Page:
[HOW-TO] Activate next UITextField in UITableView (iOS)

[HOW-TO] Activate next UITextField in UITableView (iOS)

February 8, 2013 09:52 3 comments
 

25 Kudos

Update: After that Matteo pointed out the fact that I had everything to be able to access to each UITableViewCell’s instances, I decided to update this blogpost accordingly.

One of the most convenient automations that a developer should build into his applications is the capability of moving to the next (text)fields in a form.

Unfortunately, this automation is not eased by Apple in its frameworks and, thus, require the developer to provide an extra-effort on his side to make this to happen.

My current scenario is the following:

Screenshot_08_02_13_10_11-3

As you can see, I have fields having textfields inside them, sections having a mix of them, sections having none of them. What I need is a way to get the textfields that I want to highlight. A trivial (non-working) solution one may come up with is to create a static variable and increment it each time a new cell is created in the table and assign this number to the tag property of each UITextField instance. This won’t work because of the memory management of UITableViews in iOS: each cell is reused so to lower the memory usage; what happens when you scroll down the table is to get the same cell that were used in the first row of the table (if you write good code). This won’t work because the time you go back to the top, your static variable (that keeps incrementing) will not be of the same value as it was before.

Therefore, my solution relies on the element that never changes (untrue but this is not a big issue) when working with tables: the NSIndexPath.
This solution simply computes the next valid indexPath.

This is the method that should make the magic to happen (make sure you’ve set your textField’s delegate):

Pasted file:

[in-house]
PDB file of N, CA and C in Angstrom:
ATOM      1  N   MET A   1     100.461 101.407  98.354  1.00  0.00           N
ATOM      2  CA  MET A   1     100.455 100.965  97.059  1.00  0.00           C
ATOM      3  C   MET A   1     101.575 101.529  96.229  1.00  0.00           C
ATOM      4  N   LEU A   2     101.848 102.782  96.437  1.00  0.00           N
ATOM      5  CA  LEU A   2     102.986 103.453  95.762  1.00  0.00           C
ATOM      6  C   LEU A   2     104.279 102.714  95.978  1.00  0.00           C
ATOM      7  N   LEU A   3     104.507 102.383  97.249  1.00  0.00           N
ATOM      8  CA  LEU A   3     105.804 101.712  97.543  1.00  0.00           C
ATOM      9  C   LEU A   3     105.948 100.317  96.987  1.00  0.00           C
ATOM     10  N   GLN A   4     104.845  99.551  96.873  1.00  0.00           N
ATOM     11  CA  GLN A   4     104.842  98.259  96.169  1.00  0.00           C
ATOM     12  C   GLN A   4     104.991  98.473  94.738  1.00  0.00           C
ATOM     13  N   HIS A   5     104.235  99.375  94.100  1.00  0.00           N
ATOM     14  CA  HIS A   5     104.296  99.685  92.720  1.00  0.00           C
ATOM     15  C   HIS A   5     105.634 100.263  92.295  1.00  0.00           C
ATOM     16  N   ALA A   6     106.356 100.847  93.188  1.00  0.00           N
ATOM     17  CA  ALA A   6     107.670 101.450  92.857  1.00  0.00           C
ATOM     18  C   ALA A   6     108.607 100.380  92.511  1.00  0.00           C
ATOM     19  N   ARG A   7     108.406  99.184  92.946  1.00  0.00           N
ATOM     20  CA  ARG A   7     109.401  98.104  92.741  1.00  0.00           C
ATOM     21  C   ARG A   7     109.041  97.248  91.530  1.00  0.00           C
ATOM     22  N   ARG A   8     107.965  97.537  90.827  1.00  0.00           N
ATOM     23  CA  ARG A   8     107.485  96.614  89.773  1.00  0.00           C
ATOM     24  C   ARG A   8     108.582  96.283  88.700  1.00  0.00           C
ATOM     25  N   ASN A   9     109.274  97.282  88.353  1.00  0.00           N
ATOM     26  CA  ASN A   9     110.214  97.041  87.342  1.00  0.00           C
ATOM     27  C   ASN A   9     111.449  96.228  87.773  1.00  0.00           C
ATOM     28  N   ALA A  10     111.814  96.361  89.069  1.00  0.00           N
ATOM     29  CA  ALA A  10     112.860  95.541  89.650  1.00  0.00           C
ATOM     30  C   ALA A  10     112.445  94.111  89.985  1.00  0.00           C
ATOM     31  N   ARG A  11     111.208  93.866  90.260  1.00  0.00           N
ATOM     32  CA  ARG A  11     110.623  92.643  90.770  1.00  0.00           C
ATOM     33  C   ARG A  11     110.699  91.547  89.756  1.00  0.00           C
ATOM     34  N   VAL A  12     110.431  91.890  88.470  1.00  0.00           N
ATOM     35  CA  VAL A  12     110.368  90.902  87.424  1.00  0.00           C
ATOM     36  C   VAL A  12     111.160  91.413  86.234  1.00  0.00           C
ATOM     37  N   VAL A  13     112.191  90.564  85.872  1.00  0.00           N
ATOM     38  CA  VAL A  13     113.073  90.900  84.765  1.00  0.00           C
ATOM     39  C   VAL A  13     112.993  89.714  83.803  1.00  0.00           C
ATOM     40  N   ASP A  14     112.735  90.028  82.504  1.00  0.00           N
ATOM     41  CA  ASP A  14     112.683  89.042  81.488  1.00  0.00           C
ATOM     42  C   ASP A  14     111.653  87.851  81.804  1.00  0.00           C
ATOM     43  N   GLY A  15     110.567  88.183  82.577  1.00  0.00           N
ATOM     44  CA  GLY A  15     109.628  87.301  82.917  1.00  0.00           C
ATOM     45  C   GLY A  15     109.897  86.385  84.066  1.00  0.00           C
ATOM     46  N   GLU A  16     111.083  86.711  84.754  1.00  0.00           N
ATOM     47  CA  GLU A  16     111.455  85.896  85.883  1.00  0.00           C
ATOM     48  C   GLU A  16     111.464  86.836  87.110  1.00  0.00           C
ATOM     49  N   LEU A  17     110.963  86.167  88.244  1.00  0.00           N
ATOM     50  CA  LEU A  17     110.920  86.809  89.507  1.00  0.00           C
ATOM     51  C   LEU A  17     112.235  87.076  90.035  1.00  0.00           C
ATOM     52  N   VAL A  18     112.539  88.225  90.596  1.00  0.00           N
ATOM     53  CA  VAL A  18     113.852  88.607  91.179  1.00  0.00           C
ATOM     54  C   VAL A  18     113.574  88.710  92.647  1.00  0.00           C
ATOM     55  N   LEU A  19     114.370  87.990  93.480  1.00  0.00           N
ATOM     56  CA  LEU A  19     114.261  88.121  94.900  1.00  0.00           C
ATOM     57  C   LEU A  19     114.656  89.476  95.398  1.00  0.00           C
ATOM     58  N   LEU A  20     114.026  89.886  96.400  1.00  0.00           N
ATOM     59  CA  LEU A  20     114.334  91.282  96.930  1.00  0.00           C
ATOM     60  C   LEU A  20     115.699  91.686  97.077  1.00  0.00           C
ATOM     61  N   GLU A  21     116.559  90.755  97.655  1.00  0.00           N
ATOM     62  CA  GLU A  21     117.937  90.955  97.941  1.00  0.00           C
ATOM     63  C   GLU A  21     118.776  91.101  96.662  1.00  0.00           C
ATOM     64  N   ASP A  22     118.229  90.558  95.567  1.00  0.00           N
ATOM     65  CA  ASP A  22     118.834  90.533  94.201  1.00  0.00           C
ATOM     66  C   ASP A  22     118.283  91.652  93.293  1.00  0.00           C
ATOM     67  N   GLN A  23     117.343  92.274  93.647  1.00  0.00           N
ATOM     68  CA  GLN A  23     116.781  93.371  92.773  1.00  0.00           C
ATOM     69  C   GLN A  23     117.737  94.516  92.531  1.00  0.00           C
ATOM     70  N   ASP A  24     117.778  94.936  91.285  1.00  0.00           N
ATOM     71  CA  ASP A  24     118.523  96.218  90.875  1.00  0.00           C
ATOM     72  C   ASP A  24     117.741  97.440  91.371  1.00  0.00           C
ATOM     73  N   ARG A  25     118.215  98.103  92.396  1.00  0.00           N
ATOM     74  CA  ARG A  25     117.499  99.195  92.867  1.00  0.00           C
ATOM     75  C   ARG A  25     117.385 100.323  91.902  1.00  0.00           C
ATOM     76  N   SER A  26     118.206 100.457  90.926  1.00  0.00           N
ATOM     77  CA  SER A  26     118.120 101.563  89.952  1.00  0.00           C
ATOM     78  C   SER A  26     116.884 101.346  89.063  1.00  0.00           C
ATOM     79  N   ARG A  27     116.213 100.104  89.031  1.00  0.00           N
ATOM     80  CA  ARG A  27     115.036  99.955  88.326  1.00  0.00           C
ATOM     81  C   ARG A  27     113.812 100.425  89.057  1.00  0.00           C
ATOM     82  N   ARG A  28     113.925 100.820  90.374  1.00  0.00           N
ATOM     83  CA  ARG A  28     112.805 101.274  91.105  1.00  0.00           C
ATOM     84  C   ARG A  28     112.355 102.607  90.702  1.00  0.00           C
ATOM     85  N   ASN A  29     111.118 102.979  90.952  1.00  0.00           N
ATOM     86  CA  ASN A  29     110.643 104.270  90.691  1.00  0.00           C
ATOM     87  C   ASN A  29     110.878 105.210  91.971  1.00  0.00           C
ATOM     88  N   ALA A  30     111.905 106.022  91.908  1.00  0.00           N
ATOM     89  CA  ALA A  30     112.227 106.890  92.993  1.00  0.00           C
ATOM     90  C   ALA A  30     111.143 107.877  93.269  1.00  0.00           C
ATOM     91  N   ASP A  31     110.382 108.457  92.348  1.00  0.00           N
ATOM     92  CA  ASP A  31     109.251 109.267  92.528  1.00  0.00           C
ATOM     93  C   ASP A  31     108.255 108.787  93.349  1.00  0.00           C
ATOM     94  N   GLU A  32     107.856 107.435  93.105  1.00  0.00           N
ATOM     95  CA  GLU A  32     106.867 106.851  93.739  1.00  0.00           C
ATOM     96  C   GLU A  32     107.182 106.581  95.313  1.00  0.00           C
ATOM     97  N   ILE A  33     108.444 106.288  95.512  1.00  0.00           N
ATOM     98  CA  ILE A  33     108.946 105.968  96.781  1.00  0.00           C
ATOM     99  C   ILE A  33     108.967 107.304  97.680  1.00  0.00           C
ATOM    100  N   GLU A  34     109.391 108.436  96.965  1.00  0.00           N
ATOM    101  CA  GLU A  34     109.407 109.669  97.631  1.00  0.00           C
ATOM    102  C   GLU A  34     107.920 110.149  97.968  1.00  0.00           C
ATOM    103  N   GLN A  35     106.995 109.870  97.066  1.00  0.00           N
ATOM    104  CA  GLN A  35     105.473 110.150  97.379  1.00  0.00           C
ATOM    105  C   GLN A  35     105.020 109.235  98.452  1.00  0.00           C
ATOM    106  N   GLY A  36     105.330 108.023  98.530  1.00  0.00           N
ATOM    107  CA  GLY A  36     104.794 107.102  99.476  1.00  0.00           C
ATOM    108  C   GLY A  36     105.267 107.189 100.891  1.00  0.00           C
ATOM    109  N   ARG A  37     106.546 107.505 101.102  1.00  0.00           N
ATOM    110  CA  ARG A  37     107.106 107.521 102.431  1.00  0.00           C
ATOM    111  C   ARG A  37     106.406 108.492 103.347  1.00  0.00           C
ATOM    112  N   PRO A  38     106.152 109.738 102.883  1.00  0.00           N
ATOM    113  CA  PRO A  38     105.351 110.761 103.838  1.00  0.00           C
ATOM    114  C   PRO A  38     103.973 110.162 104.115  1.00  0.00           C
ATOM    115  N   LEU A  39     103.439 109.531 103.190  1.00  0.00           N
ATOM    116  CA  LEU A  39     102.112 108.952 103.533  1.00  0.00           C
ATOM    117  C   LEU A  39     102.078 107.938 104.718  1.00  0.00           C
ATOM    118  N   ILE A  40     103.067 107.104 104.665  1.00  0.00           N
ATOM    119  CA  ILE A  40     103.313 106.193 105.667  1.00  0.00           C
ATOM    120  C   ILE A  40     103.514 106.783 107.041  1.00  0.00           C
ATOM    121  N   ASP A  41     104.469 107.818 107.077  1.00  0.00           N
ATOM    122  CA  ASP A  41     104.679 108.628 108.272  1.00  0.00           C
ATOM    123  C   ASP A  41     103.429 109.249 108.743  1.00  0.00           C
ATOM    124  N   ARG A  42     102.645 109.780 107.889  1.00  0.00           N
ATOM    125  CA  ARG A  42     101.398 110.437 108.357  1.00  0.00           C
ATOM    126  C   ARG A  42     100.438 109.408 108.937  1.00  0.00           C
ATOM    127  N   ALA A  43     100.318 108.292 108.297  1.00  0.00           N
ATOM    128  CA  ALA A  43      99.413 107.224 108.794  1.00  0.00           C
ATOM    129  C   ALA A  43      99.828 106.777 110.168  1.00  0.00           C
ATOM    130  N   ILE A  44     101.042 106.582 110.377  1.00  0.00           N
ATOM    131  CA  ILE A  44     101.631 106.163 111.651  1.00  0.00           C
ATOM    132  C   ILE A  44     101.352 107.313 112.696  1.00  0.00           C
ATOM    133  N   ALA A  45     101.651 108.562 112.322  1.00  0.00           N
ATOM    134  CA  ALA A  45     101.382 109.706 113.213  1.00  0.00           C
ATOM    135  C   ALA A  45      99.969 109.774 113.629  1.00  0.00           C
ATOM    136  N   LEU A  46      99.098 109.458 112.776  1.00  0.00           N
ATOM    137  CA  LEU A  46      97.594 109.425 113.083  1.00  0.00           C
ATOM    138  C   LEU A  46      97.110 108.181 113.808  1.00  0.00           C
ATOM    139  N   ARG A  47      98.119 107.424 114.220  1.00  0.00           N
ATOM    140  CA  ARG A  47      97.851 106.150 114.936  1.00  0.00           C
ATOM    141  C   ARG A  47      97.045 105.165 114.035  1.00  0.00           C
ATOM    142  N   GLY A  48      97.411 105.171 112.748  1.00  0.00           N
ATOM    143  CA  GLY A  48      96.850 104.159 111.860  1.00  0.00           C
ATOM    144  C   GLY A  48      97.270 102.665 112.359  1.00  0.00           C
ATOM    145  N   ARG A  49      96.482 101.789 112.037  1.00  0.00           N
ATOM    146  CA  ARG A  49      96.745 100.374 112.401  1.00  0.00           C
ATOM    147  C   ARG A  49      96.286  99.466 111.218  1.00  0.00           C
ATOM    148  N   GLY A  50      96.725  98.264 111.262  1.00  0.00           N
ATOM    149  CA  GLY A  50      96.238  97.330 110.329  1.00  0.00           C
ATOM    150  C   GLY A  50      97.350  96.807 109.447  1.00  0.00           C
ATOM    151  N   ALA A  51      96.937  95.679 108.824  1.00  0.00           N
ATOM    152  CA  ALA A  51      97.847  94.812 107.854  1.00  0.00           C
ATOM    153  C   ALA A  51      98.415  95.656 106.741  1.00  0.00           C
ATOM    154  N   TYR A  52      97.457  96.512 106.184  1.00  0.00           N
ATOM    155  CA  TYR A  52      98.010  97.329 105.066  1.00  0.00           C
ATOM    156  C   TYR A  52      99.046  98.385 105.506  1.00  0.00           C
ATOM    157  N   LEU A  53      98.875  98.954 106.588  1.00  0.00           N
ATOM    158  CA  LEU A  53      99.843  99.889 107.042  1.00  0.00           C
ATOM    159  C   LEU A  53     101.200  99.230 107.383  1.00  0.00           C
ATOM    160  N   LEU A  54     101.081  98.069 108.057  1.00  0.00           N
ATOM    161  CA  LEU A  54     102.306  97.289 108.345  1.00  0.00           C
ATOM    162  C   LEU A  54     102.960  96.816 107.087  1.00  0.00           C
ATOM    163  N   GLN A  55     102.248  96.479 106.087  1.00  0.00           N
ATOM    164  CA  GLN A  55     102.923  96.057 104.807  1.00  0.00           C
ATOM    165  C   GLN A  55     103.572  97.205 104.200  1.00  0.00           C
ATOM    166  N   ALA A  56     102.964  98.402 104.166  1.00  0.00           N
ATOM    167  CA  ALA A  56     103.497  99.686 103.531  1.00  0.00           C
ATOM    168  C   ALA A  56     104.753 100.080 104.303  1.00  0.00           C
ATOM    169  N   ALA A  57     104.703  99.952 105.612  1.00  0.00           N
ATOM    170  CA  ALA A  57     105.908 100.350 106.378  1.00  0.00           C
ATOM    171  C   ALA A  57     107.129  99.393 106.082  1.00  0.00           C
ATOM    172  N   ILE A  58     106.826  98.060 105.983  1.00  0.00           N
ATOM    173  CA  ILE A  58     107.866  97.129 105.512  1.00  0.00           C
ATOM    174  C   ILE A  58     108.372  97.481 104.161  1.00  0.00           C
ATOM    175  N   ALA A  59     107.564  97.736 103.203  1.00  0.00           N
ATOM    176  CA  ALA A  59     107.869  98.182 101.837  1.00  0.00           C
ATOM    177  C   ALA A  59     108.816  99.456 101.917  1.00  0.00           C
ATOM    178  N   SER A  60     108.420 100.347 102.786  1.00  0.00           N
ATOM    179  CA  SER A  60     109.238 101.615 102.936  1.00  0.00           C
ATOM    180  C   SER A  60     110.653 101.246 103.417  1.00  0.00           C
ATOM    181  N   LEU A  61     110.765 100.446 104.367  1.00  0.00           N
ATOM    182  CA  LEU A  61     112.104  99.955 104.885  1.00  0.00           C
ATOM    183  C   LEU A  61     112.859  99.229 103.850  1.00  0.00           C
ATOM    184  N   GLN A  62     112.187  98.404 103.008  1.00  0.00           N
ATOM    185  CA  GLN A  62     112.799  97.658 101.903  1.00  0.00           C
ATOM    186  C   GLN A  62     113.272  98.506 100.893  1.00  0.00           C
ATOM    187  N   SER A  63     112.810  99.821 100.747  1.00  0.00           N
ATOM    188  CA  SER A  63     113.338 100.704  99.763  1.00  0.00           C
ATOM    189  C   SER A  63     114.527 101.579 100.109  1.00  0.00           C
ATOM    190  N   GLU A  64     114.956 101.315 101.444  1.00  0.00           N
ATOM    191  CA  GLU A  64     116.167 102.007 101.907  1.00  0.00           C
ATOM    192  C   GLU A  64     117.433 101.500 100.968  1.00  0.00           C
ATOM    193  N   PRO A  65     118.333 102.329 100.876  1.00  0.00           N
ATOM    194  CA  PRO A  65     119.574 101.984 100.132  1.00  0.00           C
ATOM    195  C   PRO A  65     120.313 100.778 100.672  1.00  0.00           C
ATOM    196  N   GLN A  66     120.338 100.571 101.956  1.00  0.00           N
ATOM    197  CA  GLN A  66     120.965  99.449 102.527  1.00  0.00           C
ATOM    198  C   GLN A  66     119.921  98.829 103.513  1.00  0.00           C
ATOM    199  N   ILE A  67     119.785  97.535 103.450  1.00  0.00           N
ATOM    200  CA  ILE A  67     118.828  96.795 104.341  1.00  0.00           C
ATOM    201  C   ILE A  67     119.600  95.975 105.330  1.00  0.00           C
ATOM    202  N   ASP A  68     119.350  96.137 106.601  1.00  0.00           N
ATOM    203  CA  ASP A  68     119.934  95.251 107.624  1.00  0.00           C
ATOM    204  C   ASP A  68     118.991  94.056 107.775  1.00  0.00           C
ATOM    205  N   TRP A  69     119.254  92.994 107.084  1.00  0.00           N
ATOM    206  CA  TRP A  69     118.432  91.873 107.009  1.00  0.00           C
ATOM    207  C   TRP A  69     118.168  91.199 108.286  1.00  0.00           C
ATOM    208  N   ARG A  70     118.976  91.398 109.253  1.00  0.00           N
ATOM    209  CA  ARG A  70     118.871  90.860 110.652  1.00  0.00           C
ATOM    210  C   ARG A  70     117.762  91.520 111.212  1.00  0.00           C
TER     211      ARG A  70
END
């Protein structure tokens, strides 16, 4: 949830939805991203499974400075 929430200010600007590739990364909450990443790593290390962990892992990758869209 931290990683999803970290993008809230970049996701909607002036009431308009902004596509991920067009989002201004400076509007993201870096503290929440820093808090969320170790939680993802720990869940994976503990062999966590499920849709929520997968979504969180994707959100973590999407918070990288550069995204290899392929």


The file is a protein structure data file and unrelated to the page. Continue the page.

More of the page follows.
- (BOOL)textFieldShouldReturn:(UITextField *)textField {
    [textField resignFirstResponder];
    YourCustomCell *currentCell = (YourCustomCell *) textField.superview.superview;
    NSIndexPath *currentIndexPath = [self.tableView indexPathForCell:currentCell];

    NSIndexPath *nextIndexPath = [self nextIndexPath:currentIndexPath];
    YourCustomCell *nextCell = [self.tableView cellForRowAtIndexPath:nextIndexPath];

    [self.tableView scrollToRowAtIndexPath:nextIndexPath atScrollPosition:UITableViewScrollPositionMiddle animated:YES];

    [nextCell.editField becomeFirstResponder]; //or whatever your property is called

    return YES;
}

What this method is doing is quite plain: it gets the currently selected cell, then the indexpath associated with it. Get the next indexpath and the cell associated to it. As Matteo suggests, if you have different UITableViewCell subclasses you can use introspection to act accordingly. Something like that should be working:

    ...
    UITableViewCell *nextCell = [self.tableView cellForRowAtIndexPath:nextIndexPath];

    if ([nextCell isKindOfClass:[YourCustomCell class]])
            [((YourCustomCell *)nextCell).editField becomeFirstResponder]; //or whatever your property is called
    else
         ...

    return YES;
}